In Part One of the Digital Psychology 101 strategy guide, we introduced the importance of taking psychology into account when designing a digital experience, as well as touched upon brand psychology, and how it can influence a buyer’s decision making. In Part Two, we touch upon design psychology, its effects on aesthetic design and layout, and how it can promote, influence, and even manipulate user decisions.
52% of customers won’t return to a store if they dislike the aesthetic. The same is true for your website. Even if you’re not designing the site yourself, you should evaluate your website’s design to connect with humans, first and foremost.
I have a defined visual “customer identity” that defines my customer group: yes or no?
The Psychology: Identity should be communicated visually. People construct their own identities and it is manifested in the brands they choose. Researchers Jennifer Edson Escalas and James R. Bettman found that college students tended to have positive associations with brands that reflected images that were consistent with their own identity, such as conservative, hippy, or athletic.
My pages present text in an F shape and are easily scanned by users in a Z shape: yes or no?
The Psychology: Based on user studies, your essential information should be placed in the top left, middle and bottom right of your pages. Users should be able to scan the page’s content in a Z shape (starting at the top-left corner of the Z) and gain the information they’re seeking.
I’m strategically using space and visual breaks to make the design feel more open and to direct the user’s attention to important content: yes or no?
The Psychology: Minimalism is the best way to draw attention to what’s most important. American attention spans have dropped over 40% since 2000 and minimalism is the best way to keep them focused on what’s important. Consciously avoid and eliminate unnecessary extras to help your users achieve their goals. Be sure to use negative space, breaks, and open space to guide your users.
I’ve maintained consistency across my design to increase the user’s confidence in their navigation and goals: yes or no?
The Psychology: When faced with uncertainty, we prefer options that are consistent with our beliefs and past behavior. Visual consistency will reinforce trust between your users and your user interface.
I’m strategically using patterns to trigger pleasure sensors in the brain: yes or no?
The Psychology: Our brains actually reward us for picking up patterns and acquiring knowledge of new skill systems. Use aesthetic and layout patterns to make your experience more consistent, intuitive, and enjoyable.
I’m using color contrast to strategically guide users to the most important content: yes or no?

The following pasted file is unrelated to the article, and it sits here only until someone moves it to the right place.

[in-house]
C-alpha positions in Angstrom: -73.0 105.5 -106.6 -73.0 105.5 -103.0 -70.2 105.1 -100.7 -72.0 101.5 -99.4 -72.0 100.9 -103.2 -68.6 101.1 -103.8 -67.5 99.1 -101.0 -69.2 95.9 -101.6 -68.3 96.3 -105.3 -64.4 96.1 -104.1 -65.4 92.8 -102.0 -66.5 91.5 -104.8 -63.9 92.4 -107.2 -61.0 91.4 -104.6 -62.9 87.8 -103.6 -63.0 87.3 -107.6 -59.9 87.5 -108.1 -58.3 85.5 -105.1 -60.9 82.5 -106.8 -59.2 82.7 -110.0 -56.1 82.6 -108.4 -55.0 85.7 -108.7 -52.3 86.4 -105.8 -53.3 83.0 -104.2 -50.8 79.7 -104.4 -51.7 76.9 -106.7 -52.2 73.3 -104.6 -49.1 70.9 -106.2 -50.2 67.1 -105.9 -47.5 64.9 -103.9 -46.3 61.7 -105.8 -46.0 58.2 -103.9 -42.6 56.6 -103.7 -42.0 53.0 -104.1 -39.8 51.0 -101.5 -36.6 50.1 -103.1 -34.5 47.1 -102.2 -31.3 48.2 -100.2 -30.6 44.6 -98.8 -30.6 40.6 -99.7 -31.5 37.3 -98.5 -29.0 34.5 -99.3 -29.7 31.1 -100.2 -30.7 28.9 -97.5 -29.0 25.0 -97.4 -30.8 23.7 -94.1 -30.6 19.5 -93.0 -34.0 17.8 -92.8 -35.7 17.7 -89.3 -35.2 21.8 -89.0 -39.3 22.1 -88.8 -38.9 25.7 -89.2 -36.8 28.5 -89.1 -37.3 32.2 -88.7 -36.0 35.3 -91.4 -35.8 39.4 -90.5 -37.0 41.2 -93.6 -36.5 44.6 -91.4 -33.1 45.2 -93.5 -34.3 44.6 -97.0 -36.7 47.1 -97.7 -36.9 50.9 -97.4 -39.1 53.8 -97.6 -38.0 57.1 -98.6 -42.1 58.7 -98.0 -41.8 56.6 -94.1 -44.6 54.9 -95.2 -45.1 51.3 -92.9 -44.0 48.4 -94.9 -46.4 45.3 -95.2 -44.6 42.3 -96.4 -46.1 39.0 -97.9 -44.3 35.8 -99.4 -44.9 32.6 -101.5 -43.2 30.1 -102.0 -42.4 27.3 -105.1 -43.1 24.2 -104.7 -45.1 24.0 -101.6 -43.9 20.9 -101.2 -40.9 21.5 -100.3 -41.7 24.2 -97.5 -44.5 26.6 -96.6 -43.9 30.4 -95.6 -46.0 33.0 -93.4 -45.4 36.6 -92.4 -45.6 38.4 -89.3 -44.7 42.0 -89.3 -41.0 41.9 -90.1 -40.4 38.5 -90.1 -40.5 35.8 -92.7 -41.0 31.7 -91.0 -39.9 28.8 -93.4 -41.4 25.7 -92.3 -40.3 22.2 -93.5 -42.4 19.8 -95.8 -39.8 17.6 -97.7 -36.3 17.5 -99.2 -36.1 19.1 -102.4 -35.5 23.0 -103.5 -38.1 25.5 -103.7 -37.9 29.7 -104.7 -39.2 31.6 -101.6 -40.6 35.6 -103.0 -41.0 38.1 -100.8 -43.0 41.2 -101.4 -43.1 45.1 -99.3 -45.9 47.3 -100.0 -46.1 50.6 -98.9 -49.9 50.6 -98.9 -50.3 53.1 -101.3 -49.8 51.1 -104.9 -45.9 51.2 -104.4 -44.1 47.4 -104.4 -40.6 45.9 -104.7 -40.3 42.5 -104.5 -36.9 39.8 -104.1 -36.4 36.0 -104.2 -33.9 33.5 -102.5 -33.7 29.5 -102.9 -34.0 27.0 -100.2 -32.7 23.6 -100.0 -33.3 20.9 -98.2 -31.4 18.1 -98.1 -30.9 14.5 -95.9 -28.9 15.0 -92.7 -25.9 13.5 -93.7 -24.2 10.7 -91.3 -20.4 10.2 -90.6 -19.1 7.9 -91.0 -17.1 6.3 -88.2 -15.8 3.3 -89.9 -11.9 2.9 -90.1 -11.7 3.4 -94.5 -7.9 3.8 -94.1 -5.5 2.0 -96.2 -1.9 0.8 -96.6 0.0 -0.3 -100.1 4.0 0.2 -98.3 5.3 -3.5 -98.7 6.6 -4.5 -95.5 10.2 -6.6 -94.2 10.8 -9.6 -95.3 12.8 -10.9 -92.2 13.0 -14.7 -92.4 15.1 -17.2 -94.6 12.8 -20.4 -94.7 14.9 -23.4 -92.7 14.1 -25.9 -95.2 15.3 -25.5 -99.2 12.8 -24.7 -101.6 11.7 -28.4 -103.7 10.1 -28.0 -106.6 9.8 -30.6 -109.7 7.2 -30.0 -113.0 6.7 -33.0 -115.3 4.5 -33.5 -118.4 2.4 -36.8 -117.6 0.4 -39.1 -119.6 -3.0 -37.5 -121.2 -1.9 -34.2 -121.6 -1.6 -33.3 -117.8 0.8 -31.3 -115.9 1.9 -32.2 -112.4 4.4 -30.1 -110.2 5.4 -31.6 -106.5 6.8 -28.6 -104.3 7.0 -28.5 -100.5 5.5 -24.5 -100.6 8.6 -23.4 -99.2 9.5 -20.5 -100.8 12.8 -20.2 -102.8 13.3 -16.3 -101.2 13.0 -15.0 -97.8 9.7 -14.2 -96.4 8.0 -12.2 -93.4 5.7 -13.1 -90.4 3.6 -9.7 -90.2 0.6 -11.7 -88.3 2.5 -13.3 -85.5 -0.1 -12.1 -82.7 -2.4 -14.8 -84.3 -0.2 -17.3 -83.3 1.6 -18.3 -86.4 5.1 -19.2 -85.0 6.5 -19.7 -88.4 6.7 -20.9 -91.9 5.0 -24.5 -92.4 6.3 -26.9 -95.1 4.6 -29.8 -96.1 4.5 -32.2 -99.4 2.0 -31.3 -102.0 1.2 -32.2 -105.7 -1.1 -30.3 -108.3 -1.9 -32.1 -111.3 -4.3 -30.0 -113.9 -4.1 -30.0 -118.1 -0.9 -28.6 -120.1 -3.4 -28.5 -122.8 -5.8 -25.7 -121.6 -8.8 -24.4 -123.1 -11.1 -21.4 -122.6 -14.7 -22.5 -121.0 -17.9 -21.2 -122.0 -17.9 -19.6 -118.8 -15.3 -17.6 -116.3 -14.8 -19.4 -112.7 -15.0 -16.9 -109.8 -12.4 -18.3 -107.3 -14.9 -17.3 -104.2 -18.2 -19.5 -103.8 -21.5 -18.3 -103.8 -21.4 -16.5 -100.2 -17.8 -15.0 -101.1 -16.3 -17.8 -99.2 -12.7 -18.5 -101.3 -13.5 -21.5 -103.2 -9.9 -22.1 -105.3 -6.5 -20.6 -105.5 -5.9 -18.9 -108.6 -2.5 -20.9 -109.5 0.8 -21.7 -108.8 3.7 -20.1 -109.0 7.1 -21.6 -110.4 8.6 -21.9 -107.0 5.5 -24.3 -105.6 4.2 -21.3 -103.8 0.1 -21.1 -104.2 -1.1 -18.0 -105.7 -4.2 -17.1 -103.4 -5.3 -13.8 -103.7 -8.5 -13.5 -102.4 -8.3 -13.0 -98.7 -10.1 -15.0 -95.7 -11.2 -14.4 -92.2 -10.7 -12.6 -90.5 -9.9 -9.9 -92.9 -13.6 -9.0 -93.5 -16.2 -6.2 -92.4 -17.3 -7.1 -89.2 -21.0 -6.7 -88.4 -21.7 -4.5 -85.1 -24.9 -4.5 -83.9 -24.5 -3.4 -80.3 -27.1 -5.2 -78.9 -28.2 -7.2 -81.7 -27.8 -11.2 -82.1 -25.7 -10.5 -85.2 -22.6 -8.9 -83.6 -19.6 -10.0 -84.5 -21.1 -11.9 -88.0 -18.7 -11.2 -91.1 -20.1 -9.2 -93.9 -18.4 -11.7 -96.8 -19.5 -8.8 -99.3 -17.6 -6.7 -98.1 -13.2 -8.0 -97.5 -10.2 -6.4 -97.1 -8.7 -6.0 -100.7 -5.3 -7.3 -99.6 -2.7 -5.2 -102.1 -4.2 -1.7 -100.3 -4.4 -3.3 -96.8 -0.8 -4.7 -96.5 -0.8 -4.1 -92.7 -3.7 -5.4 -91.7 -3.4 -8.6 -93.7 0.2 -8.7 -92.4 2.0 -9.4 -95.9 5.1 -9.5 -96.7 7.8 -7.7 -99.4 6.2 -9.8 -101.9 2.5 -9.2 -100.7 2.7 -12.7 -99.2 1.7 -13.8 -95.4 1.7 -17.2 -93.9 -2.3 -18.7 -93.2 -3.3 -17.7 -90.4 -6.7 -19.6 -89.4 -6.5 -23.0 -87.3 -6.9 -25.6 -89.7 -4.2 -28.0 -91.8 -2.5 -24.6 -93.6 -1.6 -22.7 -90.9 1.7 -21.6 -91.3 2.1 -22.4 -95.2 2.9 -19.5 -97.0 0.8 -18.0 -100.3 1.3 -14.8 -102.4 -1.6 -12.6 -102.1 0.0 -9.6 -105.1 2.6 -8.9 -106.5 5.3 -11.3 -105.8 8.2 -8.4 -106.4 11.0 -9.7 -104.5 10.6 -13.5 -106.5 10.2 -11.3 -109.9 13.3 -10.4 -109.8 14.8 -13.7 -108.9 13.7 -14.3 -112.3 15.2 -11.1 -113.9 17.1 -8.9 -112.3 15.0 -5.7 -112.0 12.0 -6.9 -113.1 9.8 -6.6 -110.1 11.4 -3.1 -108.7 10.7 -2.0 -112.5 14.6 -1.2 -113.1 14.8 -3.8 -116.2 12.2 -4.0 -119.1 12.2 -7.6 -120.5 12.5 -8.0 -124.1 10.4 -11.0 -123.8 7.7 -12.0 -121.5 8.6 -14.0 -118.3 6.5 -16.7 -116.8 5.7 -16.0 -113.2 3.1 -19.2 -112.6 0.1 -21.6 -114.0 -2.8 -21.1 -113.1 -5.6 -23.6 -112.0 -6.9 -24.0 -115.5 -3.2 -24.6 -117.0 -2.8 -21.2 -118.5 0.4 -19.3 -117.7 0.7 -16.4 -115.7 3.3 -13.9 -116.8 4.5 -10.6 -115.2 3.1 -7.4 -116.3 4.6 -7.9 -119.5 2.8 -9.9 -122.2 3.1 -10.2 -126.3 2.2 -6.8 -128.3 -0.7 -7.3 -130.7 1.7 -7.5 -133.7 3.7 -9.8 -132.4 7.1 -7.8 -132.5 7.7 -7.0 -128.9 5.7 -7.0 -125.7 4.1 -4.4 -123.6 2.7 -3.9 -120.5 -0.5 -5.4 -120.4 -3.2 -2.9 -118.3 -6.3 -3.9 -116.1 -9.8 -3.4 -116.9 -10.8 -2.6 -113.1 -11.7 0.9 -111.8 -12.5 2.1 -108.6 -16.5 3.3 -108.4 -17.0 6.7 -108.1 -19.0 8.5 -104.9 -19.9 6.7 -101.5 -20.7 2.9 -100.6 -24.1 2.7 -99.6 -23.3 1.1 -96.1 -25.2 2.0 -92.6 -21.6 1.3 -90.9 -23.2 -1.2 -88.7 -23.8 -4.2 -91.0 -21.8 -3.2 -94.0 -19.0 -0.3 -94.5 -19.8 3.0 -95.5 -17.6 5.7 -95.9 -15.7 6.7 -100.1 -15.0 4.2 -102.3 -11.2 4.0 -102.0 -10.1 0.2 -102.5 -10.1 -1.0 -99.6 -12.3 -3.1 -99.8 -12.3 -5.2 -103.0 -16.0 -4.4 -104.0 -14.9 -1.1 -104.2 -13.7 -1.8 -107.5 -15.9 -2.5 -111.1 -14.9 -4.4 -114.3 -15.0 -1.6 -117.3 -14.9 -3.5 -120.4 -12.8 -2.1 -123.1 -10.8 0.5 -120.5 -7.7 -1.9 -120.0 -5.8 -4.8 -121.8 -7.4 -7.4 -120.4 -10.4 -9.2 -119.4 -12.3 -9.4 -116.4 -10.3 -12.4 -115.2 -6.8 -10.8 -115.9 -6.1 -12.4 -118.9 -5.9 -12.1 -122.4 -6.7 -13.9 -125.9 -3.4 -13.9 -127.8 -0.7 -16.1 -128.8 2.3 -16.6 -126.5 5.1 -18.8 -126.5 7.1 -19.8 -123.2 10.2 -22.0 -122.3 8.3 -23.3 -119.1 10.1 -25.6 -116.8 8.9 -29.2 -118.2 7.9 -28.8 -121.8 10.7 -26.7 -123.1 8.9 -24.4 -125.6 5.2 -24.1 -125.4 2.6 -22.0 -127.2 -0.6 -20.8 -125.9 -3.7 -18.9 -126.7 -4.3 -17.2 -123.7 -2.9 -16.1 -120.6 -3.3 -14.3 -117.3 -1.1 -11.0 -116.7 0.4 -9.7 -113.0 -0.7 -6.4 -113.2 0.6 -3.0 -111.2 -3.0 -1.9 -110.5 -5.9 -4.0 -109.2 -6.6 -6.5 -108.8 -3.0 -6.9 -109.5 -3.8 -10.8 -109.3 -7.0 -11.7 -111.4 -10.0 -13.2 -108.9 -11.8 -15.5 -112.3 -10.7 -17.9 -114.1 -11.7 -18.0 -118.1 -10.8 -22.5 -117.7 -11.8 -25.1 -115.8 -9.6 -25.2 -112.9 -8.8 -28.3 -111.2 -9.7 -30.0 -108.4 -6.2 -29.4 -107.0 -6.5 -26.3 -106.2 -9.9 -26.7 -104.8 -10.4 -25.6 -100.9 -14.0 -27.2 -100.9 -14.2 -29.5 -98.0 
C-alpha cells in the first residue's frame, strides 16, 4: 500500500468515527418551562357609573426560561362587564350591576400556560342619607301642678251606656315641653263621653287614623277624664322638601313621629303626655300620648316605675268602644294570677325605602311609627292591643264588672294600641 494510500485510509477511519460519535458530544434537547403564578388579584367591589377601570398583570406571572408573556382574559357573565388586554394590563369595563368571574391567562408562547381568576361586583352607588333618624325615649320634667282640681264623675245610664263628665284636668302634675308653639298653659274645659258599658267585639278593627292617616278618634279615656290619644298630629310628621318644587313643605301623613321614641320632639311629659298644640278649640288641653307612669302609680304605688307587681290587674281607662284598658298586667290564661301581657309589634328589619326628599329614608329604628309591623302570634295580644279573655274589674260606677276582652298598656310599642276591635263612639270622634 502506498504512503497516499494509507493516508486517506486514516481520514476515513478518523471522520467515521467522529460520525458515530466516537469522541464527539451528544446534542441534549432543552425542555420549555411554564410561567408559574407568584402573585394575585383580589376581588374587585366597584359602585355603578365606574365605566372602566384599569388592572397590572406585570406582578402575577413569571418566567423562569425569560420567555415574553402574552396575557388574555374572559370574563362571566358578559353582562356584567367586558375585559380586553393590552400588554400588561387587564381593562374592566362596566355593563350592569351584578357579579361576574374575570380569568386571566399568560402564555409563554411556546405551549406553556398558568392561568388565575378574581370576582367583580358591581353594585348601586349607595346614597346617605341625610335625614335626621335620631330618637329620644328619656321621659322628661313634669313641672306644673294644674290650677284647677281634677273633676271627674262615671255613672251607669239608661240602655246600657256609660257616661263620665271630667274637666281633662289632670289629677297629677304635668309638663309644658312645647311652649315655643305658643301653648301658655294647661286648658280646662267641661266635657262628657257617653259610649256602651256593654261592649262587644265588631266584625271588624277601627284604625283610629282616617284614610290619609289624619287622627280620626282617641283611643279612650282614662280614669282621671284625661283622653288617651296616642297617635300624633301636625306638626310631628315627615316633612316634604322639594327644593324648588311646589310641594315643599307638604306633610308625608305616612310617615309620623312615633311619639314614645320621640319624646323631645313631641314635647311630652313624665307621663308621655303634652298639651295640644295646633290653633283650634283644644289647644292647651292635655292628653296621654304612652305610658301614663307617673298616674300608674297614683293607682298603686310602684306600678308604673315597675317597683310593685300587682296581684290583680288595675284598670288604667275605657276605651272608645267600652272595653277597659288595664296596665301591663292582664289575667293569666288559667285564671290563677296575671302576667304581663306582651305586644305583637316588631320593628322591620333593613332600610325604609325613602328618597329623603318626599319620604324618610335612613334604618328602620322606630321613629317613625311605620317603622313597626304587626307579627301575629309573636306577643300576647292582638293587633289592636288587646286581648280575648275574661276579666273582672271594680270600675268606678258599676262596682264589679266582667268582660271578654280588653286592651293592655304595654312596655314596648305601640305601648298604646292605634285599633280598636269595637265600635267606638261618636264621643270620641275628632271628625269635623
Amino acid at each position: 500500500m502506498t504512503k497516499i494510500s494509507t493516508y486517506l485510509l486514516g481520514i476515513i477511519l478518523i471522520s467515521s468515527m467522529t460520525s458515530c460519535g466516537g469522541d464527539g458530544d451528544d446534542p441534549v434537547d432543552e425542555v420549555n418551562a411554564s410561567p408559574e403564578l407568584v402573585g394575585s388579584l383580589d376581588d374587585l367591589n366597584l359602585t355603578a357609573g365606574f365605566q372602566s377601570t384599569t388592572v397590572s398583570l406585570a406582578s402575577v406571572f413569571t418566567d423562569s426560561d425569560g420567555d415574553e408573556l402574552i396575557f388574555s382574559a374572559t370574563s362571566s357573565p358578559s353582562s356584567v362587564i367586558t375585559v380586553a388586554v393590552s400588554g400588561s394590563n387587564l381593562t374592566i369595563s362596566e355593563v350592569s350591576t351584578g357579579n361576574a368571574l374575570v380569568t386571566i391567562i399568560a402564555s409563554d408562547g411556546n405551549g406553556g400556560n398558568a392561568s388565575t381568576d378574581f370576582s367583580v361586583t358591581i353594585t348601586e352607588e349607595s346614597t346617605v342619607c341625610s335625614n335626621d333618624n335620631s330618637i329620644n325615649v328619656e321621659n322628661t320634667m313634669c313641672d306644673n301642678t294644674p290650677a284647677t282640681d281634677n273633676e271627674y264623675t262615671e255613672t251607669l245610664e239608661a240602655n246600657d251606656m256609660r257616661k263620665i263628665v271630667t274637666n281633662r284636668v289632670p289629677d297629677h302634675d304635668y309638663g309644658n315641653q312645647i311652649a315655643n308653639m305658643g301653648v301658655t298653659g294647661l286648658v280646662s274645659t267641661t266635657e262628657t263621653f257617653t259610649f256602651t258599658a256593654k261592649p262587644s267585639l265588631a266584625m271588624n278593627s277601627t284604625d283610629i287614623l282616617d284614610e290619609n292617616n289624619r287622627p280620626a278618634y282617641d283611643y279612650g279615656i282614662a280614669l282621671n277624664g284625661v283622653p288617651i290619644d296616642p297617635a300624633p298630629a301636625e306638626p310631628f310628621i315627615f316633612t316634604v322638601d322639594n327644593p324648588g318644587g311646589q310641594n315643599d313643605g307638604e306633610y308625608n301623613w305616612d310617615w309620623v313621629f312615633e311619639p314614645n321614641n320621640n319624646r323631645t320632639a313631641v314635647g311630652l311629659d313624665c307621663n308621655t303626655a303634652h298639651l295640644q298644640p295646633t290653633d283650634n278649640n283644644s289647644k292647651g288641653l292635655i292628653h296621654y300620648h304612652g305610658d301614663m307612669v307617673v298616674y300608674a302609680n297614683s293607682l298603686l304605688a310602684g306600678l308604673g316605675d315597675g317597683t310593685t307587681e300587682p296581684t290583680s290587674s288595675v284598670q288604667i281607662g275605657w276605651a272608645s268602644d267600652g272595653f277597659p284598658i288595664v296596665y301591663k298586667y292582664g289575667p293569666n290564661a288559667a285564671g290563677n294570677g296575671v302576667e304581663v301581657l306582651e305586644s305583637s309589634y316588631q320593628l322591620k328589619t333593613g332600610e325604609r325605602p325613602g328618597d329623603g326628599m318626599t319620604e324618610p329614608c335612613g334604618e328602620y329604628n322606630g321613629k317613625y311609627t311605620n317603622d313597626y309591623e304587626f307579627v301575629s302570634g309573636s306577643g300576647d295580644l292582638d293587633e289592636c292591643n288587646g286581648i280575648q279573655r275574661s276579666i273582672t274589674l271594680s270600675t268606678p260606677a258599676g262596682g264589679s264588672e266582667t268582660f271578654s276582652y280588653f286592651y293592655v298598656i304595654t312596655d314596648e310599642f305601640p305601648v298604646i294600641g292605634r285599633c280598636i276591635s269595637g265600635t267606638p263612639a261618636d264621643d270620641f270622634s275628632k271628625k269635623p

The Psychology: While Digital Psychology has not found a color that converts better than others, we do know this; the color that stands out is the color that people notice. Consider implementing an A/B testing initiative if you are uncertain which colors are most effective at influencing user behavior.
I’ve considered the psychological meaning of my color choice: yes or no?
The Psychology: The meanings that people and cultures attach to color are of course highly subjective; with that being said, color use and selection is especially important in brand identity. Think of colors and what they mean to you and the people around you. The odds are good that your users and customers will have similar viewpoints.
I’ve considered the effect of vibrancy on my users: yes or no?
The Psychology: Bright colors commonly make users feel more energetic and engaged, and as a result can better evoke a response or reaction.
I’m emotionally connecting to users by using real people with real faces: yes or no?
The Psychology: “Facial Area” tells us that our visual cortex is activated and excited at the opportunity to decode the emotional information found in someone’s facial expression. Showing real people with real expressions and emotions actually forms a greater connection with the user. This is known as the “human element” or “human connection.” All else being equal, consider including a humanistic element within your design.
I have chosen fonts that are aligned with my brand personality: yes or no?
The Psychology: Certain font families and groups subliminally communicate different attributes. This infographic demonstrates this principle. Are your corporate fonts an accurate reflection of your corporate ideals and philosophies? If not, you could be sending mixed signals to your customers.
Stay Tuned for More
In Part Three of Digital Psychology 101: Your Strategy Guide to the Digital Frontier, we’ll be looking at marketing psychology and how it can affect buyers’ decision making. Be sure to bookmark our Blog for future installments of this series and feel free to download the entire four-part series in our Resources library.